**Figure 9. **Image Credit: Corning Incorporated - Advanced Optics

By applying the nodal displacement data gained from the surfaces, SIGFIT was able to perform a fitting analysis which represented the shape of the surface with rigid body motions and Zernike coefficients. Table 1 shows the Zernikes generated for the secondary mirror.

**Table 1. **Static Analysis Zernike Coefficients. Source: Corning Incorporated - Advanced Optics

These Zernikes were then compared to the results of the random analysis in order to gauge the validity of the static analysis assumptions.

**Random Analysis**

This example only examines the X-direction, as was done in the static analysis. The first step of the random analysis evaluation is the generation of mode shapes. This modal analysis has similarities with the one undertaken for the static analysis, but has somewhat modified boundary conditions.

A large mass was added to the vibration source node, and this allowed vibration in the X-direction. This node was unconstrained in X. The modal analysis results were identical to the previous static analysis results, with the inclusion of a rigid body mode.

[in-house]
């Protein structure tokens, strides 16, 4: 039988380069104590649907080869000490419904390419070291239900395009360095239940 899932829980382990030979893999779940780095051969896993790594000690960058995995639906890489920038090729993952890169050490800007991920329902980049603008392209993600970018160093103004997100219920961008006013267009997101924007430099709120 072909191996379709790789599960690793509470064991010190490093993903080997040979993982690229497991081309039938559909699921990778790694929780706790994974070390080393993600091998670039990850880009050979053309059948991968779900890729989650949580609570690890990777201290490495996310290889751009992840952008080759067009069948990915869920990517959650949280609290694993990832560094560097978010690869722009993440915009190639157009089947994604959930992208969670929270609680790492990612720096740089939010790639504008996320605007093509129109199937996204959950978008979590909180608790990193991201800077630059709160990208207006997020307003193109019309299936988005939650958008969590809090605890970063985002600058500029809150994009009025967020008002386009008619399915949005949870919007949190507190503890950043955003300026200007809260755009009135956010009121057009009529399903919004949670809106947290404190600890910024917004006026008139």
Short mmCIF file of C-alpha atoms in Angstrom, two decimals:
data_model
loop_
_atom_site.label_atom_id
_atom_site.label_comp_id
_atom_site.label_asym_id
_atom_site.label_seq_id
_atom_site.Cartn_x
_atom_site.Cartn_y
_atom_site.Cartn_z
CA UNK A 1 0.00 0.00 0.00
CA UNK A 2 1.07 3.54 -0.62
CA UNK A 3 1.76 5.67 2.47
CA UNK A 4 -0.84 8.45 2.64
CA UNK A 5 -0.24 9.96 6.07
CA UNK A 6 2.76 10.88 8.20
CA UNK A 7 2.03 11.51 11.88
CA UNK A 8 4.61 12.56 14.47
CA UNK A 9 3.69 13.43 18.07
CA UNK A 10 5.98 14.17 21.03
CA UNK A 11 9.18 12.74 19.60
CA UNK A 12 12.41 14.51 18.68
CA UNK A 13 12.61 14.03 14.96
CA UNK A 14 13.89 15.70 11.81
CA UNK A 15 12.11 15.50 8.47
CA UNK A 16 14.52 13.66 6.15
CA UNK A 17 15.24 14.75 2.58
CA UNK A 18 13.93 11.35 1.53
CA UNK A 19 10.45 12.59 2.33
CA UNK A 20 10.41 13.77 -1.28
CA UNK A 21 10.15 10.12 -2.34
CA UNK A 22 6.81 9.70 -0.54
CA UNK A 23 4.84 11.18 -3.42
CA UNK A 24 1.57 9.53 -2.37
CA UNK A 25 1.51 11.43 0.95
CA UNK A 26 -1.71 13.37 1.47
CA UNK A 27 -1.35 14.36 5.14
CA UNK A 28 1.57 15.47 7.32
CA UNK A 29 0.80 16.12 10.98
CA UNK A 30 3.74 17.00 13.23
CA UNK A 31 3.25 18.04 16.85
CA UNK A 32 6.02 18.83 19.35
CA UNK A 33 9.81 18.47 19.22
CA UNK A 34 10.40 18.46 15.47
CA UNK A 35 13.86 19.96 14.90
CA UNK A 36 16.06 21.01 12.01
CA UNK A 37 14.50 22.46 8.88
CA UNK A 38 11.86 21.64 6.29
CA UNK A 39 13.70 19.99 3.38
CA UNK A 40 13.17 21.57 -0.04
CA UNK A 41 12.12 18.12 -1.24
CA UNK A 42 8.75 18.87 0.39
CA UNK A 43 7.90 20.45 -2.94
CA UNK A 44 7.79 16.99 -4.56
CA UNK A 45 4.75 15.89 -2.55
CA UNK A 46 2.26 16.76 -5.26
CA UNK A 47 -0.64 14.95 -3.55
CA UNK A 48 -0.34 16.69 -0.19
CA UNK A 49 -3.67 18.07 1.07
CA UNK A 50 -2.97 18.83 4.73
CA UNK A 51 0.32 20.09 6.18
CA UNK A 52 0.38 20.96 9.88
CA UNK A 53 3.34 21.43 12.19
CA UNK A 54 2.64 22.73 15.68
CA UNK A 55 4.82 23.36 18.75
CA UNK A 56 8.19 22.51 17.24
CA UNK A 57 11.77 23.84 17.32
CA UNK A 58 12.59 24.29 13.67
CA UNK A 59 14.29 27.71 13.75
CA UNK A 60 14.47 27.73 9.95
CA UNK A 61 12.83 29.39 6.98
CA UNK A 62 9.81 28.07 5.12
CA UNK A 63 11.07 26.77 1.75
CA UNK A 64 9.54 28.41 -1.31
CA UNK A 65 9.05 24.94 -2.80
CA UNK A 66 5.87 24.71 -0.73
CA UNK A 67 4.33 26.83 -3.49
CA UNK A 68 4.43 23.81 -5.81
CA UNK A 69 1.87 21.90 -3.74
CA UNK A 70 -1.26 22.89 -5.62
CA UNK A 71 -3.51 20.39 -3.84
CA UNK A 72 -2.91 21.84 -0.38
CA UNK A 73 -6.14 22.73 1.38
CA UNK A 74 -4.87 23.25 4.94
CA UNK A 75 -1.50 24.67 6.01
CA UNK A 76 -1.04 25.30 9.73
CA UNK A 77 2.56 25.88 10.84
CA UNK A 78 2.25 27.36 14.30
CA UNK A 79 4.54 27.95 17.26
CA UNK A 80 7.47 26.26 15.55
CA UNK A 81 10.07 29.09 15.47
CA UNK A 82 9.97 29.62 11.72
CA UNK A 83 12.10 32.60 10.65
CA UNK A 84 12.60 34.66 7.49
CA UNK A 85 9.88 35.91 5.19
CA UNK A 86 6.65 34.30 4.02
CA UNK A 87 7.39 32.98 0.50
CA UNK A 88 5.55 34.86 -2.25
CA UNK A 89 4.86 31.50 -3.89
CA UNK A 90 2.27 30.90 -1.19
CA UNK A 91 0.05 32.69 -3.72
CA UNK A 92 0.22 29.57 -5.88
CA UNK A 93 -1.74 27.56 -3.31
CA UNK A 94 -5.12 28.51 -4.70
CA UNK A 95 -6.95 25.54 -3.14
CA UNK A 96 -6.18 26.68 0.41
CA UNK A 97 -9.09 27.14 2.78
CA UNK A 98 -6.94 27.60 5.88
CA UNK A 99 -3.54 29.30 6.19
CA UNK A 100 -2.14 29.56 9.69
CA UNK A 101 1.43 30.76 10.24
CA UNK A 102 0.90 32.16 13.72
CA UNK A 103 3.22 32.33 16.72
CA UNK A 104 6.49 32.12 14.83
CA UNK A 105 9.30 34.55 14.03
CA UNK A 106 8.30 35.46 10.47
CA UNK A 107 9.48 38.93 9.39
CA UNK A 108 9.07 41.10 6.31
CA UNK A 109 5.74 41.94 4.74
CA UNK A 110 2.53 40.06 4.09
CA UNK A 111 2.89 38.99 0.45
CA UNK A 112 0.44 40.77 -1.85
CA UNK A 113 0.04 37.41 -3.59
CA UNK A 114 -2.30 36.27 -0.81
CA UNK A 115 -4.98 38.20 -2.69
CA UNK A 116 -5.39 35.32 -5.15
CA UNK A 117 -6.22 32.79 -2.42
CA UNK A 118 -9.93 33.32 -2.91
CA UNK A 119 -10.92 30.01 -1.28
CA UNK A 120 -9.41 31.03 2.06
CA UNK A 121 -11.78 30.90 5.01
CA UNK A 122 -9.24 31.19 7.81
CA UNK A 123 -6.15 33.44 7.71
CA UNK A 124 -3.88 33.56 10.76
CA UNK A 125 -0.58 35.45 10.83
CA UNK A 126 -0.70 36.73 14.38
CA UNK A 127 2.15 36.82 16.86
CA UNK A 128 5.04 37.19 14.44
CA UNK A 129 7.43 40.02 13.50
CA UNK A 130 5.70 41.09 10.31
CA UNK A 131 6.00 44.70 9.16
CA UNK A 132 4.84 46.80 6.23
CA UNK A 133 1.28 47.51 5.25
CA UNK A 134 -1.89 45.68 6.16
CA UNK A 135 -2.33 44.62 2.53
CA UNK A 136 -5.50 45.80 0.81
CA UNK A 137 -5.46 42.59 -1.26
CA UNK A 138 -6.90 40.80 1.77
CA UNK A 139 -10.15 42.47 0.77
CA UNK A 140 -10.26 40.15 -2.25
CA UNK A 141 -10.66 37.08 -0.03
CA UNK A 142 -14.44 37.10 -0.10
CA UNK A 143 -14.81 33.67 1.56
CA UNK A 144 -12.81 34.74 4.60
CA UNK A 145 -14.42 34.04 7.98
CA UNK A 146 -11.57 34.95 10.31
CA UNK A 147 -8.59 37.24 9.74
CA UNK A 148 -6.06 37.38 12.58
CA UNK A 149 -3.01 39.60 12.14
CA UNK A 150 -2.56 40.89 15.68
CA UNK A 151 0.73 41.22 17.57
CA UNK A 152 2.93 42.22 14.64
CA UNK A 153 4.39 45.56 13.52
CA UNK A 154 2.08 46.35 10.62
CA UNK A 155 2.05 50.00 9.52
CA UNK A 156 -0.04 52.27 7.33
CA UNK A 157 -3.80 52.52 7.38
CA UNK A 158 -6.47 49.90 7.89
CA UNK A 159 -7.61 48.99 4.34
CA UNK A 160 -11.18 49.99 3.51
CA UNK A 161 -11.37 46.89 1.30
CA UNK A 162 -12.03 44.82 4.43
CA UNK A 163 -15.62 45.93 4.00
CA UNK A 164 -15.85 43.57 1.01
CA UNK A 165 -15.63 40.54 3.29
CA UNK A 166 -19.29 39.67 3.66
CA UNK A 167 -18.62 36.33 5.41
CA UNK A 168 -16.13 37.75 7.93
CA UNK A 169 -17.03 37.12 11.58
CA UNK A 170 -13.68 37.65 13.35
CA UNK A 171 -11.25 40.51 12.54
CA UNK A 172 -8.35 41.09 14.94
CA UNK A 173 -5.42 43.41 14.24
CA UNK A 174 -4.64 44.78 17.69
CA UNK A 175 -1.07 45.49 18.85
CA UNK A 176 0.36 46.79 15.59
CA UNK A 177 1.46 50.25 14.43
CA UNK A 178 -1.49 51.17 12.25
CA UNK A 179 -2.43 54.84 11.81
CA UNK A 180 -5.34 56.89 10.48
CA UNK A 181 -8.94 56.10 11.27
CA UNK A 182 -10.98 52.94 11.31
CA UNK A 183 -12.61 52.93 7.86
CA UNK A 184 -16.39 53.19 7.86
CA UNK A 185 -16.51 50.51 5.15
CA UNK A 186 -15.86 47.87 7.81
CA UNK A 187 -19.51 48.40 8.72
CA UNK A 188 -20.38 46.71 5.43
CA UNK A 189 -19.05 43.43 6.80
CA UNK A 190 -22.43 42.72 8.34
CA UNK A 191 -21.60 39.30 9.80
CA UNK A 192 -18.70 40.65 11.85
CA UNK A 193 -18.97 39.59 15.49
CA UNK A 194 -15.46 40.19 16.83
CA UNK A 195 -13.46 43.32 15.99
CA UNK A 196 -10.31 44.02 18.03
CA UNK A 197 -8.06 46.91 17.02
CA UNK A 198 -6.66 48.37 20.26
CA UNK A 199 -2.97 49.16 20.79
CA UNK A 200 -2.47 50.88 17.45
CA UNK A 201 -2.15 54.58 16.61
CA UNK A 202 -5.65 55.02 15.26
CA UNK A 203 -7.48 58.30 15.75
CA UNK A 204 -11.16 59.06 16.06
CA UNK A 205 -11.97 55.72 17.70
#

A random analysis was performed by using the modal shape data for the secondary mirror surface along with the PSD table (Figure 8), and also presuming a damping value of 1 percent. This first random analysis was outputted in a modal contribution table.

**Table 2. **Modal Contribution Table. Source: Corning Incorporated - Advanced Optics

Table 2 displays the modal contributions for the secondary mirror. These include percentage contribution for rigid body motion (RB), for Power (d-RoC) and for surface RMS (S-RMS). These are all with the given PSD. Almost 90 % of the surface RMS is a result of the first mode which justifies the decision to excite in the X-direction. This was done to get the worst-case outcome.

Since the rigid body motion and surface RMS are largely dominated by mode 2’s contribution, a fitting analysis was performed on this mode which represented the secondary mirror surface deformation’s shape. This result proved similar to the analysis performed for the static solution, resulting in the Zernike coefficients shown in Table 3.